not provocative. All those furrows on Christ's body denote an
ascetic body. Our Church does not engrave any provocative
lines. They are solemn lines. Nudity, therefore, to us is not
shameful. Adam and Eve were naked and "were not ashamed". It
is not a problem for us. A clothed body can be surpassed by
nakedness, if ascesis is involved. In other words, if someone
were to say to me "I want to be a nudist" I will say to him "I have
no objection, as a spiritual father"; I won't say "oh, you're
a nudist therefore you're a sinner". Because then he will say
"Saint Mary of Egypt and Saint Onuphrios lived naked in the desert."
Certainly. Then you too should try forty-five years of repentance
and tears in the desert, and then go naked, become a nudist. I will
have no objection. But that is an entirely other approach.
Therefore, I won't scold and say "oooh, naked"...etc.. I will
suggest becoming ascetic like Saint Onuphrios and like Saint Mary of
Eygpt, shed tears etc., and if you become a nudist, I will have no
objection whatsoever. See? This is another approach...
Sometimes we scold in a moralistic manner, for things that we
Saint Mary of
In this icon, Christ is depicted as naked. Christ enters the water,
and, according to the standards of our baptism, the one being
baptized must immerse himself three times in the water - in the name
of the Father, of the Son and of the Holy Spirit. The triple
immersion denotes the assumption of overall creation. That is how
our children are baptized. Our tradition requires that our children
be baptized with three immersions. We must not place the child in
the font and merely wet its head a little. Roman Catholics do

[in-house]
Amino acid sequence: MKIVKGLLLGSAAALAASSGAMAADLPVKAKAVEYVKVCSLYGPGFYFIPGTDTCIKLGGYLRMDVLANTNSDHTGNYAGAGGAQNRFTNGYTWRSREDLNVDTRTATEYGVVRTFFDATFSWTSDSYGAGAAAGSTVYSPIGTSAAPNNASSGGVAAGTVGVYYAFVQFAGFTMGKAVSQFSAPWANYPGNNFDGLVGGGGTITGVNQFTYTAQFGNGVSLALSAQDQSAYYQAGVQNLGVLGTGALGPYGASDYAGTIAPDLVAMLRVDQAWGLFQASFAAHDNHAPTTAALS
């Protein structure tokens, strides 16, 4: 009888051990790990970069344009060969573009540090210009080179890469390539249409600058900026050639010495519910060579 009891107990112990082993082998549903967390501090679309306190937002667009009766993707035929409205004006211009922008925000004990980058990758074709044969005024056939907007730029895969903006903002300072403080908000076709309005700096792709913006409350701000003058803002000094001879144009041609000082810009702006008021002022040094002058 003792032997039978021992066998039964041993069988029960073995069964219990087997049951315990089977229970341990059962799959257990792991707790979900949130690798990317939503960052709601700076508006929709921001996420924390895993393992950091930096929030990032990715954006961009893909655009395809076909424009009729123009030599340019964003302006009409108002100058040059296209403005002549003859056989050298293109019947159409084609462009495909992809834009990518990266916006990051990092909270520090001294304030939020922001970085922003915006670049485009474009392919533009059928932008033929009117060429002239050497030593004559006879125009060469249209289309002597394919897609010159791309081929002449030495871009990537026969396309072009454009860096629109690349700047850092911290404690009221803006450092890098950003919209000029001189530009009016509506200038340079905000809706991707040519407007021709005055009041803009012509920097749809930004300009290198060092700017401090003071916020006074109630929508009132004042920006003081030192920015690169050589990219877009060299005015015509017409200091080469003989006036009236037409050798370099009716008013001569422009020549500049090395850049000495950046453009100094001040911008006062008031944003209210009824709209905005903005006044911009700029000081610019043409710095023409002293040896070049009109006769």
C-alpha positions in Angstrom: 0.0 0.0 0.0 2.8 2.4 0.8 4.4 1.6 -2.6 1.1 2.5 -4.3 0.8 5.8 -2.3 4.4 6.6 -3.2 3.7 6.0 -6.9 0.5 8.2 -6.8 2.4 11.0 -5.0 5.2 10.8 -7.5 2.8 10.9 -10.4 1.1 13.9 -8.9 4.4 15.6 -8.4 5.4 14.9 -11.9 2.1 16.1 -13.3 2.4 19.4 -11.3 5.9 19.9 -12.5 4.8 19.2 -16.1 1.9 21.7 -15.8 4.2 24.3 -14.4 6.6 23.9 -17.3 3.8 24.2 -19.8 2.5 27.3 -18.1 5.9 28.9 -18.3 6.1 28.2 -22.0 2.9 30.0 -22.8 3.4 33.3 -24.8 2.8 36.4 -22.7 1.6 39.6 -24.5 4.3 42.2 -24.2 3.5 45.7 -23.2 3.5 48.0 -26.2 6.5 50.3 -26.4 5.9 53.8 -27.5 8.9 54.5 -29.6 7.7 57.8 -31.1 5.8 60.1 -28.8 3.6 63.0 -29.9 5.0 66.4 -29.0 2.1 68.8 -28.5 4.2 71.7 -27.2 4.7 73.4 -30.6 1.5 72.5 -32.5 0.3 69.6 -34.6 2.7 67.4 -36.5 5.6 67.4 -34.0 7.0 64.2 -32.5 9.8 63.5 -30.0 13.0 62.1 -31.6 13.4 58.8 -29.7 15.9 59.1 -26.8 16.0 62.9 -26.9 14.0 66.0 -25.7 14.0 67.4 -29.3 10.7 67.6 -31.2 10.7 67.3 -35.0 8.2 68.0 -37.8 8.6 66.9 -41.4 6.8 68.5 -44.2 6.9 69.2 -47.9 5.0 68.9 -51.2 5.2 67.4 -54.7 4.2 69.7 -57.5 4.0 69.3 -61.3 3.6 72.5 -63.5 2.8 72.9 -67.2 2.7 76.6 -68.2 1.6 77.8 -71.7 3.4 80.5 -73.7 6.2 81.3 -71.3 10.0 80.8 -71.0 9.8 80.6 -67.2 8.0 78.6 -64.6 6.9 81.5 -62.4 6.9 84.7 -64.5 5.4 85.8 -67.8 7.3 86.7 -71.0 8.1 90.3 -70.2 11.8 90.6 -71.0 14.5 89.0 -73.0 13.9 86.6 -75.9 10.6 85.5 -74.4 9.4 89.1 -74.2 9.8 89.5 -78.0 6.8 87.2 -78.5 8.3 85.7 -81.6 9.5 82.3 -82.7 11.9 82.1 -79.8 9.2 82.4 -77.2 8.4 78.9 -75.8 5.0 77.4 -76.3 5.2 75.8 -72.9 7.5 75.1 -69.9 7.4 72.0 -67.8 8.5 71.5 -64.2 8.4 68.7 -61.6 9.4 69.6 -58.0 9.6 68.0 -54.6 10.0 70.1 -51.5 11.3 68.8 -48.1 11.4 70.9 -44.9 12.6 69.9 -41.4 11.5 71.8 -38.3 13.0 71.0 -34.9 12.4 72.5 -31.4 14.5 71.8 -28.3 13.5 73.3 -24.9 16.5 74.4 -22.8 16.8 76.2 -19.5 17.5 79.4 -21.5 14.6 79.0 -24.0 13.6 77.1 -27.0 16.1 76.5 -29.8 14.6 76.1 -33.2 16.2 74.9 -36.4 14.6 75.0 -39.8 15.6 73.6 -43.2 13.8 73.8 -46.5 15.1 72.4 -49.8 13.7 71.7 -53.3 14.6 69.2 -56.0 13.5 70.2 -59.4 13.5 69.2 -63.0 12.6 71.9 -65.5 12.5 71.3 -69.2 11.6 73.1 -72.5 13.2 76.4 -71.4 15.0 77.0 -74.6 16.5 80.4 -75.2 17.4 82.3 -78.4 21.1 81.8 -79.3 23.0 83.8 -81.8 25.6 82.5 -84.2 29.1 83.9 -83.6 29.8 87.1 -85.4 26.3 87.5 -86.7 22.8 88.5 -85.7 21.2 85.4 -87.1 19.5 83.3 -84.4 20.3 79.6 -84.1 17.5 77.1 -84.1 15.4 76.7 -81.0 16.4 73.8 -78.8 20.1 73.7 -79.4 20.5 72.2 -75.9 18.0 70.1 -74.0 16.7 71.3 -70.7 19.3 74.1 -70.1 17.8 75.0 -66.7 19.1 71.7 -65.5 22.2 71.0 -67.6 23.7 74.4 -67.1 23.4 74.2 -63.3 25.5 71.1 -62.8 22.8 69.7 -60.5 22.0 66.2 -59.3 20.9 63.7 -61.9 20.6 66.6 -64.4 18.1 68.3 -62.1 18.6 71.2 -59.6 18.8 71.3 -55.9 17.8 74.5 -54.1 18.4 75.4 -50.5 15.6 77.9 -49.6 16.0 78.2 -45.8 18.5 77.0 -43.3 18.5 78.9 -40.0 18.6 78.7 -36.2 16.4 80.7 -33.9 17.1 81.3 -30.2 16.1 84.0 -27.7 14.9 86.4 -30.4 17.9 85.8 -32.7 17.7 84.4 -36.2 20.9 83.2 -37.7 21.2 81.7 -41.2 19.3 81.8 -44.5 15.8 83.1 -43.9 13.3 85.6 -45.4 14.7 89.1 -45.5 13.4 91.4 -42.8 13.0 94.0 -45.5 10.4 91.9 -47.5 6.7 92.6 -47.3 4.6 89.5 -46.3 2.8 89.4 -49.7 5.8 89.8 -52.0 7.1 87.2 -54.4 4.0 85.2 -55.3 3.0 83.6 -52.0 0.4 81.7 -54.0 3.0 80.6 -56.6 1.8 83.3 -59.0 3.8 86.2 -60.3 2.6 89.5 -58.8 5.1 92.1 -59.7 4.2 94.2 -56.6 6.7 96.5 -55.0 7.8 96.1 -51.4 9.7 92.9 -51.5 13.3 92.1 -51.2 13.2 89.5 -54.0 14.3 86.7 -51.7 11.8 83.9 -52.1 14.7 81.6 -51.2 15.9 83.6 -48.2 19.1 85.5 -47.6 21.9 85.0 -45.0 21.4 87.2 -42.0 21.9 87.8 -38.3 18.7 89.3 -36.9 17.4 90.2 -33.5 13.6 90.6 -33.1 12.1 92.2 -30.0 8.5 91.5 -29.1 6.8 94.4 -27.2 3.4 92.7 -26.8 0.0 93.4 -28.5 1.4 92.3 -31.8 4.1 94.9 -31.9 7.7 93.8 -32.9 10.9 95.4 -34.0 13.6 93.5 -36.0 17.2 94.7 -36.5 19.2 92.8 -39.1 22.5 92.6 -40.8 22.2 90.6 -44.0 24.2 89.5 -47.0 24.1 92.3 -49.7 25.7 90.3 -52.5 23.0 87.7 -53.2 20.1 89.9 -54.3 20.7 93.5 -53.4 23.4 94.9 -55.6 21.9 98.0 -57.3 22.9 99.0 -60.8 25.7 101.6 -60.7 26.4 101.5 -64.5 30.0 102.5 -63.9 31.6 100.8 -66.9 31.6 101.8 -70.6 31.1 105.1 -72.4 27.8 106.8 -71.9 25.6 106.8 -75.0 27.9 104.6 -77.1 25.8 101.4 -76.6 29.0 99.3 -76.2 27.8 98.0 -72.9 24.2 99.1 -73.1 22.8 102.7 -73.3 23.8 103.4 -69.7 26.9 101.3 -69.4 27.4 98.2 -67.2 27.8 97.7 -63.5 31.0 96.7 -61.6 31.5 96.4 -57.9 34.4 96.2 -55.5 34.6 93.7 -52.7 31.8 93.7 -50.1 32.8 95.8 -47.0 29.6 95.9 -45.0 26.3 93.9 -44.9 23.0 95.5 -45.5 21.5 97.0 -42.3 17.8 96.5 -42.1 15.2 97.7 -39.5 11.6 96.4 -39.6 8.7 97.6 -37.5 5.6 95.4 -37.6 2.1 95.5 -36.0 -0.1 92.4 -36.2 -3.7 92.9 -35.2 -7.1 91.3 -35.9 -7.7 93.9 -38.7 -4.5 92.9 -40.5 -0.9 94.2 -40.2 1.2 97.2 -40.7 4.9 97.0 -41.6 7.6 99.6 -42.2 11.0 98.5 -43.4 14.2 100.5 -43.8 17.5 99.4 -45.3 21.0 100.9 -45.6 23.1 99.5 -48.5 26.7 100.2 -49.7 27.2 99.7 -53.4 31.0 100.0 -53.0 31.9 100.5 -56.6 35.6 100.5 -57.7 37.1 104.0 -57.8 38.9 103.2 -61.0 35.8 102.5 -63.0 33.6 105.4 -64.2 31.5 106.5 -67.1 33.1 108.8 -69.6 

not observe the triple immersion. Anyway, the Roman Catholic baptism
is not valid. That is why canonically, we must re-baptize Roman
Catholics. Because to say the least, their baptism is not the
canonical one. Their baptism involves sprinkling, whereas
Tradition tells us that Christ Himself entered the water three times
- a triple immersion. These are very specific things and
no-one should tamper with them.
Next to Christ is Saint John the Baptist, who is baptizing Him. He
has placed his right hand upon the Lord's head and the other hand is
outstretched - which signifies acceptance: that is, he has accepted
the event. An acceptance of the event and a gesture of prayer
at the same time. Also an act of motion, of touching Christ.
Every mystery is performed though material means, and through touch.
You know how a priest will read a blessing, put on his stole, and
place his hand over your head. Everything is done through
fleshly contact. Christ Himself had touched the sick man when
He healed him. When the hemorrhaging woman touched Him, He
said "Someone has touched me" (Luke 8:46) - Someone has touched
me... this is a fleshly assumption here... As you can also
see, the Baptist is depicted with his legs apart, in motion. This
denotes the fact that he was sent forth to do his work.
The angels however, in this ministry of theirs in the Baptism, are
liturgical spirits. They were not sent to simply serve; they have a
liturgical function: they minister to Christ. Their legs are
together, standing at attention. So, the Baptist is an envoy in the
icon as we can see... An envoy, which is why he is portrayed with